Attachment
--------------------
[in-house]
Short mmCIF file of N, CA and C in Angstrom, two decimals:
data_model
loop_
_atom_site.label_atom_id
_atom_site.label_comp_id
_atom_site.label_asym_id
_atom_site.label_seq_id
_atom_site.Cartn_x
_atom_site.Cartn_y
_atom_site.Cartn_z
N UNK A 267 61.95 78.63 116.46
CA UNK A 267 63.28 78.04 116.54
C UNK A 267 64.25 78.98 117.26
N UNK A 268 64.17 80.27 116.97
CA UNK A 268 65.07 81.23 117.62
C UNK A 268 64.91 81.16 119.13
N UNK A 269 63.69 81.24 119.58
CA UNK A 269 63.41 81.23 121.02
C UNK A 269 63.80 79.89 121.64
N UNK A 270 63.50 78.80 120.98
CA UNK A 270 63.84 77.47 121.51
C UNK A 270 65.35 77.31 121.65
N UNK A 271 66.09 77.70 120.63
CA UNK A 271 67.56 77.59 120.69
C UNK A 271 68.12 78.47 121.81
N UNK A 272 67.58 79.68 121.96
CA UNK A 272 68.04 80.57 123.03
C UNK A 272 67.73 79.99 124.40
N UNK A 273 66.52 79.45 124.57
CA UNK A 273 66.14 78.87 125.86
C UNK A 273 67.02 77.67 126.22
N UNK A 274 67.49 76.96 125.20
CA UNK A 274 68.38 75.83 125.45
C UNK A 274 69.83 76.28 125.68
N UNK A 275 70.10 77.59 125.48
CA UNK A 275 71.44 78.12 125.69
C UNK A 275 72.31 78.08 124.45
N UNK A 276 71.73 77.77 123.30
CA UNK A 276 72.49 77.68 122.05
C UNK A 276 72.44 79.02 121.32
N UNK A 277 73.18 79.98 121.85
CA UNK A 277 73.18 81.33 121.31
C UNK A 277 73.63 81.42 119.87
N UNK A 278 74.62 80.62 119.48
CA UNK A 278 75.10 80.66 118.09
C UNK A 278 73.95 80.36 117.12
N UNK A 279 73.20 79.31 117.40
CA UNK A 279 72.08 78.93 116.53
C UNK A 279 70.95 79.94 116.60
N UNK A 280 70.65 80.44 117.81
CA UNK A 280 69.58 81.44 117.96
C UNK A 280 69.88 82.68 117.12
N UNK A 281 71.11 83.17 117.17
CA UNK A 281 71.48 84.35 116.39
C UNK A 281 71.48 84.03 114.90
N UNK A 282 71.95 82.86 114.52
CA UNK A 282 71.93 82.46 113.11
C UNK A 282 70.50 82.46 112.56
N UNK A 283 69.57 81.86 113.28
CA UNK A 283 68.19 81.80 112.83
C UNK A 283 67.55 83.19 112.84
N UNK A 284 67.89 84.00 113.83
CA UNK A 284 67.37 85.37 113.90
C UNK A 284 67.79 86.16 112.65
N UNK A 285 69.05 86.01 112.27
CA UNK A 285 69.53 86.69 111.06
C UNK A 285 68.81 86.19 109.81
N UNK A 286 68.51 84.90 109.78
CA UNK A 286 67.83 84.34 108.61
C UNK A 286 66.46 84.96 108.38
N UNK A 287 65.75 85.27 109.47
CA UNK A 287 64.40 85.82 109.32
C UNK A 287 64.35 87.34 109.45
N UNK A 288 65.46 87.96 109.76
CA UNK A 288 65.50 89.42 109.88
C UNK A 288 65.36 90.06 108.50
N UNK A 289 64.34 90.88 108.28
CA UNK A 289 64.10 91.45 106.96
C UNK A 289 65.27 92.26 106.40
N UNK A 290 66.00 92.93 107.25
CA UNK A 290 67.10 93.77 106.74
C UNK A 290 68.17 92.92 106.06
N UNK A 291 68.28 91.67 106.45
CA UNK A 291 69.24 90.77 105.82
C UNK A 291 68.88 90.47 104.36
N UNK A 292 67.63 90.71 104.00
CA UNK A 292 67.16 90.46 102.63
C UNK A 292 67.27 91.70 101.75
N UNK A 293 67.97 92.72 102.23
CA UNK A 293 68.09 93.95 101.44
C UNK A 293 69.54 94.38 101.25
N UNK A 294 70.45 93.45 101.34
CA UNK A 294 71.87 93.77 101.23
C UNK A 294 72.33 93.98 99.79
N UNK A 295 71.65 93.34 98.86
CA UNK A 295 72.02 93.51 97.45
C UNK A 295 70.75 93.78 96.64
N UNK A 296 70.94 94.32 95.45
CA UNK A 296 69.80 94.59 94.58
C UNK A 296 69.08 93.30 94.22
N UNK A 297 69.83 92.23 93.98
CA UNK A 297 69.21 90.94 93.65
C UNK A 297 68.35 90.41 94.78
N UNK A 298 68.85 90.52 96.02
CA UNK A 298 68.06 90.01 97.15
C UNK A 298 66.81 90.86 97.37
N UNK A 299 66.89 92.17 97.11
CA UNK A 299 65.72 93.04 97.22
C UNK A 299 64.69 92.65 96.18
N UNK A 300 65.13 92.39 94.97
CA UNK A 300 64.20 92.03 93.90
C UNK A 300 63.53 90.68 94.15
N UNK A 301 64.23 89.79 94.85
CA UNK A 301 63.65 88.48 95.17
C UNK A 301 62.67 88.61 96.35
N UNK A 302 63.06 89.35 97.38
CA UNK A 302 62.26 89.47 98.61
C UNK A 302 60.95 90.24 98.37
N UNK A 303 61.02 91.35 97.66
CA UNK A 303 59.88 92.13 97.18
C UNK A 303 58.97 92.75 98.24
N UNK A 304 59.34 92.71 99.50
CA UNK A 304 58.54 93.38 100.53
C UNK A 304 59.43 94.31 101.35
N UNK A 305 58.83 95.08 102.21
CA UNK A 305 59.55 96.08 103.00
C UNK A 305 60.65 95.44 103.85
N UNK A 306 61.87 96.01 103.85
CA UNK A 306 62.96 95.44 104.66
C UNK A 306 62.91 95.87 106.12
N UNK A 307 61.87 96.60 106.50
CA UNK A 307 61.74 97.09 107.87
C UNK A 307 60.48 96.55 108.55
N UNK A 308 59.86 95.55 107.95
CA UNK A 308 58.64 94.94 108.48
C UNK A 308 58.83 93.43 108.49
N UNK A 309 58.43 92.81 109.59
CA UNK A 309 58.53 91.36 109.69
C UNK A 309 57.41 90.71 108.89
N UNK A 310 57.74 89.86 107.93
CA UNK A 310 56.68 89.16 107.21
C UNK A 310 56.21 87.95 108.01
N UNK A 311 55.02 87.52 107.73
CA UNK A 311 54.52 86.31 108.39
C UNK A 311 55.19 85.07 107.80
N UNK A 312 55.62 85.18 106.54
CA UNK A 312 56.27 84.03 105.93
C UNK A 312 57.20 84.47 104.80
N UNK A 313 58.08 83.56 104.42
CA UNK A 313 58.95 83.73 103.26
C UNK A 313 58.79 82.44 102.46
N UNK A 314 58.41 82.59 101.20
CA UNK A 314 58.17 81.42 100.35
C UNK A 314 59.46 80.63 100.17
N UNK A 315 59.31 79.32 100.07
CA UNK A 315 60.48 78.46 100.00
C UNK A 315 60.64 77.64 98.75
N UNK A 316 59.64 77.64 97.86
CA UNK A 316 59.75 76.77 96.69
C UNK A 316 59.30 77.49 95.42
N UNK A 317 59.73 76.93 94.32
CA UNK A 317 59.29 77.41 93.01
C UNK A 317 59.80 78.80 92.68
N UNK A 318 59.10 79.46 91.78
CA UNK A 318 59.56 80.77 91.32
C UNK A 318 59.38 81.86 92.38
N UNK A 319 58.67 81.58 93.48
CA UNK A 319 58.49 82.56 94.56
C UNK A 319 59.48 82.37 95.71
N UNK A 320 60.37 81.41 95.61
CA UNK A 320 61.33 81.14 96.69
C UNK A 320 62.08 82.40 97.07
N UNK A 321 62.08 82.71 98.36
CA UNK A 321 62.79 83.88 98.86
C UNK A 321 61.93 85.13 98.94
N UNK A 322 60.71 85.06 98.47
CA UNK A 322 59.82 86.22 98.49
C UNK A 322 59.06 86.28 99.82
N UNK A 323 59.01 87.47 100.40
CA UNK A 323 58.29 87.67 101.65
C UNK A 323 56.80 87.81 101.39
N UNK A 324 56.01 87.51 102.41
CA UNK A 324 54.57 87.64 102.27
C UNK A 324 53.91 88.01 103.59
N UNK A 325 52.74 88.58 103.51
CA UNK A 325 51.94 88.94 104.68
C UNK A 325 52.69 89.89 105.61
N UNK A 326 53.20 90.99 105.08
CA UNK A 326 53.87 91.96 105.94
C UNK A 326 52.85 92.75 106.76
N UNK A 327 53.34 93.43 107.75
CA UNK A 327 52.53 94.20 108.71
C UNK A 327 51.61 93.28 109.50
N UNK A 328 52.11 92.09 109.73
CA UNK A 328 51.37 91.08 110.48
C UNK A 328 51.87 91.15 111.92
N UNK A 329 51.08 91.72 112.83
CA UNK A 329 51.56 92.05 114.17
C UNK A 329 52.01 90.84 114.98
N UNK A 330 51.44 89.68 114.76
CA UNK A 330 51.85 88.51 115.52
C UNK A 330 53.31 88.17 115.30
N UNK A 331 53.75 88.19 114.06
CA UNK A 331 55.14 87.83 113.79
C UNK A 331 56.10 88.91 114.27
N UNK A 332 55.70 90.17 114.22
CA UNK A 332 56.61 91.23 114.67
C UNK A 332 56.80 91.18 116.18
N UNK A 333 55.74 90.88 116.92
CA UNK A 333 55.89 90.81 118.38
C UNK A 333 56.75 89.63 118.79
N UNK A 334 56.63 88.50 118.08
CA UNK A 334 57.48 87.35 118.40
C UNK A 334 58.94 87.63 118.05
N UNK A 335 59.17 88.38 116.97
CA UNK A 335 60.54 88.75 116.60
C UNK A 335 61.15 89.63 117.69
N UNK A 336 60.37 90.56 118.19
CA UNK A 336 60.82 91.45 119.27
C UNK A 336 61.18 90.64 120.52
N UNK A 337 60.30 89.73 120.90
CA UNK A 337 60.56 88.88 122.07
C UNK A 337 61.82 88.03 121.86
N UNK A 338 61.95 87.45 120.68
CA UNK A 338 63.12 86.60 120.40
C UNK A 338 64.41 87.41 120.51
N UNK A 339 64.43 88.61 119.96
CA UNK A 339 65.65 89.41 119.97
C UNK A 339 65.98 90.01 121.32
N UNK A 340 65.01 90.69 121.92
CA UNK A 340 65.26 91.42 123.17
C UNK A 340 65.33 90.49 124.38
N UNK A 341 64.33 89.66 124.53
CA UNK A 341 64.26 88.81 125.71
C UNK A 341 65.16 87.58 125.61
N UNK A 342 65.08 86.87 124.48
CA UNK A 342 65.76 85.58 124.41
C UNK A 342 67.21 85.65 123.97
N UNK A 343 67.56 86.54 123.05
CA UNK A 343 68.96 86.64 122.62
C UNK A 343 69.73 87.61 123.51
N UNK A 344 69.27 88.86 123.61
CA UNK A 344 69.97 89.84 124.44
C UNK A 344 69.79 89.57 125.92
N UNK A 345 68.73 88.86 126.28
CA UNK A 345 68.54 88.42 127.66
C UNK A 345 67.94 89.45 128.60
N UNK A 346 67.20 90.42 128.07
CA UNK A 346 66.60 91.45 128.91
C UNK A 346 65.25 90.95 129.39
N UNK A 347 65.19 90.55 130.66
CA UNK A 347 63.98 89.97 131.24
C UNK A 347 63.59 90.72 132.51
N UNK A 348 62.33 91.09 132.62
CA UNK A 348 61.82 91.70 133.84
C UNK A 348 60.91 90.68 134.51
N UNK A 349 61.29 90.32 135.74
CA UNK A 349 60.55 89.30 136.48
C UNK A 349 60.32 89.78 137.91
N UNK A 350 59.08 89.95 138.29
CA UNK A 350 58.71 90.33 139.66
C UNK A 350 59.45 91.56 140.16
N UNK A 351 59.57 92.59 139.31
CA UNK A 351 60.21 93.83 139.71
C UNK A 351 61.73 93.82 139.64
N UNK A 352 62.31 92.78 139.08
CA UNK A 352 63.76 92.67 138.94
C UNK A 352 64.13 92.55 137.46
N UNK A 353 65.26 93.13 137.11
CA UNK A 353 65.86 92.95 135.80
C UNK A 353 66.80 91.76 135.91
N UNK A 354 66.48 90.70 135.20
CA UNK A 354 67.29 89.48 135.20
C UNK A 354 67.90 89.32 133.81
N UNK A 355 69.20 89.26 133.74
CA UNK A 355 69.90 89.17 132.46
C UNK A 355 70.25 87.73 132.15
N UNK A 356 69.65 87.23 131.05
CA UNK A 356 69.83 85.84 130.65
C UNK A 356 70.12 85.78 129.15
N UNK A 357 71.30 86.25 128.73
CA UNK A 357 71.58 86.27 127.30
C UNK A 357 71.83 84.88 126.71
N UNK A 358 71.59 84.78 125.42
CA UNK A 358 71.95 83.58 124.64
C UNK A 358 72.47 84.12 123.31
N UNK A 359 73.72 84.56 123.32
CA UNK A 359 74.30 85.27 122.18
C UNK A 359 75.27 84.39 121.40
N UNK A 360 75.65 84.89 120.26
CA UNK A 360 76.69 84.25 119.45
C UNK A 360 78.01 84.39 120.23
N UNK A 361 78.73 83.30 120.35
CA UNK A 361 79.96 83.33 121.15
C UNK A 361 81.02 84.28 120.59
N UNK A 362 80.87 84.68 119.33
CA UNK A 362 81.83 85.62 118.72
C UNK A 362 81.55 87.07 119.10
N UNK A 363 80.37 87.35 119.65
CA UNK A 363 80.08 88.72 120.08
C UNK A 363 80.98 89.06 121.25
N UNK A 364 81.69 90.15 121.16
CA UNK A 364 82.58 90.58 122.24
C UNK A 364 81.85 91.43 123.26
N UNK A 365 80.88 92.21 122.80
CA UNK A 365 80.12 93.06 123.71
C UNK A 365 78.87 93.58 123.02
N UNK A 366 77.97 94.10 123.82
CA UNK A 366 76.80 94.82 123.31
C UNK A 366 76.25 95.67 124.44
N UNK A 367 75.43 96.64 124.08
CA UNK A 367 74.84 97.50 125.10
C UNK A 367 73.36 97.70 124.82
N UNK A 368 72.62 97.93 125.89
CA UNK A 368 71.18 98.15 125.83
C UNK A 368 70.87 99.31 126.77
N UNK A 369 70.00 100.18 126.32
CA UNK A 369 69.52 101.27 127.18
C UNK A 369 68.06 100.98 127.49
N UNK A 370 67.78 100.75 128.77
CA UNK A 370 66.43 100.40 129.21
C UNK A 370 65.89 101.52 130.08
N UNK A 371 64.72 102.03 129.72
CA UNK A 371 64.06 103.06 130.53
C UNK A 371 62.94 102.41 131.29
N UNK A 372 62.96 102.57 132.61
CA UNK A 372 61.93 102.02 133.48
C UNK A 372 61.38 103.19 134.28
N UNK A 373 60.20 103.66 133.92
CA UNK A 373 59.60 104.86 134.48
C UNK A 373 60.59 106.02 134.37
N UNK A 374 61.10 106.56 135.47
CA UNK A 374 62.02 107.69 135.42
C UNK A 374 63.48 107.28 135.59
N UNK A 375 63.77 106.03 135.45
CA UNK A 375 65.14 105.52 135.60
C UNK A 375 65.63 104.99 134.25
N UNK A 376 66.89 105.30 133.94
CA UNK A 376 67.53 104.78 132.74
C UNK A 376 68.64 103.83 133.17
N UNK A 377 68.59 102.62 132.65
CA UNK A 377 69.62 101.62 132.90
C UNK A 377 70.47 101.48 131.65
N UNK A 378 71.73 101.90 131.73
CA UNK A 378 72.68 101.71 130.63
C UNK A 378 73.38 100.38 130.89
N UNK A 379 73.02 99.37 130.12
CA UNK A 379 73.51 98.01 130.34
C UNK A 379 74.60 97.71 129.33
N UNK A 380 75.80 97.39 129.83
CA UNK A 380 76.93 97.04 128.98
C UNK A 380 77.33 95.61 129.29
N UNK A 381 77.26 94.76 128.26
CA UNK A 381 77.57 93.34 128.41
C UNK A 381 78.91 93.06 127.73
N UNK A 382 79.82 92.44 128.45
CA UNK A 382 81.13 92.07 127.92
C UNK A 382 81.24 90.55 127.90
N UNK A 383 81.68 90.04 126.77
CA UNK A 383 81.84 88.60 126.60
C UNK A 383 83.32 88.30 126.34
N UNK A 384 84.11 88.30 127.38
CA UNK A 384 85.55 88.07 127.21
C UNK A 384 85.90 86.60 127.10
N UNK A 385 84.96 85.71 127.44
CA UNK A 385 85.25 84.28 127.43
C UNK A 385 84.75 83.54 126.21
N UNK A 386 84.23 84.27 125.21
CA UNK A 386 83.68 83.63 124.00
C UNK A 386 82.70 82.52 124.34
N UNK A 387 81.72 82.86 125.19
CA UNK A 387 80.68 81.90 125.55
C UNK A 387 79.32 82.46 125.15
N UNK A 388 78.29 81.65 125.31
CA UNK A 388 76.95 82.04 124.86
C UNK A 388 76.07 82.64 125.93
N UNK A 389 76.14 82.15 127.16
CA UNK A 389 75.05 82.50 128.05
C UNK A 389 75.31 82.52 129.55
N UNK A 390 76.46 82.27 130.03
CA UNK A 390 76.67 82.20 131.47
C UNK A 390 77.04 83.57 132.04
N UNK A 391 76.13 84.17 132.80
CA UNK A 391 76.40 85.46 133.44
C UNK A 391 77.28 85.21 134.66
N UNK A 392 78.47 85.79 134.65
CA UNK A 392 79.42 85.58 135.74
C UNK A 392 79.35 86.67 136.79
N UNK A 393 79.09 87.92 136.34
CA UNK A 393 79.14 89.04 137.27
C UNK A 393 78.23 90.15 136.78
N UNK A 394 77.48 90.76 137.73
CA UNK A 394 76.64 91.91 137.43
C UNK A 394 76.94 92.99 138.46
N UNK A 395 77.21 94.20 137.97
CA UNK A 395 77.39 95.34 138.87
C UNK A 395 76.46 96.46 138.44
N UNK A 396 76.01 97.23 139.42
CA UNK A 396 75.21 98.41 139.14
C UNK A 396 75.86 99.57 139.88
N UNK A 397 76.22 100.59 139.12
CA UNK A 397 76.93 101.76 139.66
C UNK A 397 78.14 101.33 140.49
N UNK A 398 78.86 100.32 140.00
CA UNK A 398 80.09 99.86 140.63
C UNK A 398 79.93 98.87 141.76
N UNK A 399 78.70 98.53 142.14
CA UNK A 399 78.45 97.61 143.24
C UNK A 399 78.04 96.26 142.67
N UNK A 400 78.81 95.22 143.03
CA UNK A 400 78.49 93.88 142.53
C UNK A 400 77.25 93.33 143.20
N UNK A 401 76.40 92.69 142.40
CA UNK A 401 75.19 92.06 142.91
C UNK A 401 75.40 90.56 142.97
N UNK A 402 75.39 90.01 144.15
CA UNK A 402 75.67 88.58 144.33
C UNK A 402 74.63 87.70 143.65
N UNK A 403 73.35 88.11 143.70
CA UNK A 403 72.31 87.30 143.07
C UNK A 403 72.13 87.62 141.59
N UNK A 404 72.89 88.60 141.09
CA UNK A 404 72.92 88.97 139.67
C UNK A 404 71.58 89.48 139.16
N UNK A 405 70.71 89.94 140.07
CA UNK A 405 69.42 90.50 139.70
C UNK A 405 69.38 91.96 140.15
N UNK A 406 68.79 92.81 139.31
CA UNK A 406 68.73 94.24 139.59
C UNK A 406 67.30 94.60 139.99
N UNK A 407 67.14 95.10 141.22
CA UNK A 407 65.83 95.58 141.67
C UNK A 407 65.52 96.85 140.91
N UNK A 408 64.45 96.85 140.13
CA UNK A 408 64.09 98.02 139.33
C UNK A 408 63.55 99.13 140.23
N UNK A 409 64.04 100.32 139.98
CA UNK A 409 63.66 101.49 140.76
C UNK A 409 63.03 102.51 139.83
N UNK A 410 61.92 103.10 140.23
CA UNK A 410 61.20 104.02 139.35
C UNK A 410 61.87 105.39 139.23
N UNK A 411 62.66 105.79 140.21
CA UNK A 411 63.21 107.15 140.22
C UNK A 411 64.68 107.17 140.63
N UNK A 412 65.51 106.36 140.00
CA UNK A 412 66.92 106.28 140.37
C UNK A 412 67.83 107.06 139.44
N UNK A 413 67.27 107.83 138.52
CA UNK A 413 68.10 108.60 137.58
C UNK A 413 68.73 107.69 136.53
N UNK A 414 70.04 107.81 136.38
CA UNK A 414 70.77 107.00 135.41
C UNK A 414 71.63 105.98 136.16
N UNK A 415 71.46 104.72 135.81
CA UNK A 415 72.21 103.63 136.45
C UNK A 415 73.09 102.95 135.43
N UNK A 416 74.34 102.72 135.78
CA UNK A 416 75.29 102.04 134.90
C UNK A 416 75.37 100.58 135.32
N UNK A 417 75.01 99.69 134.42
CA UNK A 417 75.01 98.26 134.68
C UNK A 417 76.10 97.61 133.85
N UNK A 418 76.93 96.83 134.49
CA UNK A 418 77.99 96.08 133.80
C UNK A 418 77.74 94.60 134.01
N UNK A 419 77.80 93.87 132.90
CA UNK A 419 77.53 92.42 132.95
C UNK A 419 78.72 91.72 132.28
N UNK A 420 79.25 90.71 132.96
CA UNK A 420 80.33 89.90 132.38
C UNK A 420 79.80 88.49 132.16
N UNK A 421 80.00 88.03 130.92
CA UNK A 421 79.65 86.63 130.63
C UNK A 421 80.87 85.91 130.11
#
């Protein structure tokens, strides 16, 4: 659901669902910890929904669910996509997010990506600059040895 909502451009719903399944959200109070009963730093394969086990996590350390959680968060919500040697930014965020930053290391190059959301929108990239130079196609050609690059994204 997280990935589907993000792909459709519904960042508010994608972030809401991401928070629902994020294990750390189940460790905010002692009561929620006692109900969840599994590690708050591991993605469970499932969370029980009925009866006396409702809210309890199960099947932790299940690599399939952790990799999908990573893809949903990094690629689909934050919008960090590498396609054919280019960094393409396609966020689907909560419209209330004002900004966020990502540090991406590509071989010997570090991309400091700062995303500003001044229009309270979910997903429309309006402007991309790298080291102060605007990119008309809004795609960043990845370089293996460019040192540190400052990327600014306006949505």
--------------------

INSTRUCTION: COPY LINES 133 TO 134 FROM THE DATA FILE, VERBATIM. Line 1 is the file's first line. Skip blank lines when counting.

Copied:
CA UNK A 307 61.74 97.09 107.87
C UNK A 307 60.48 96.55 108.55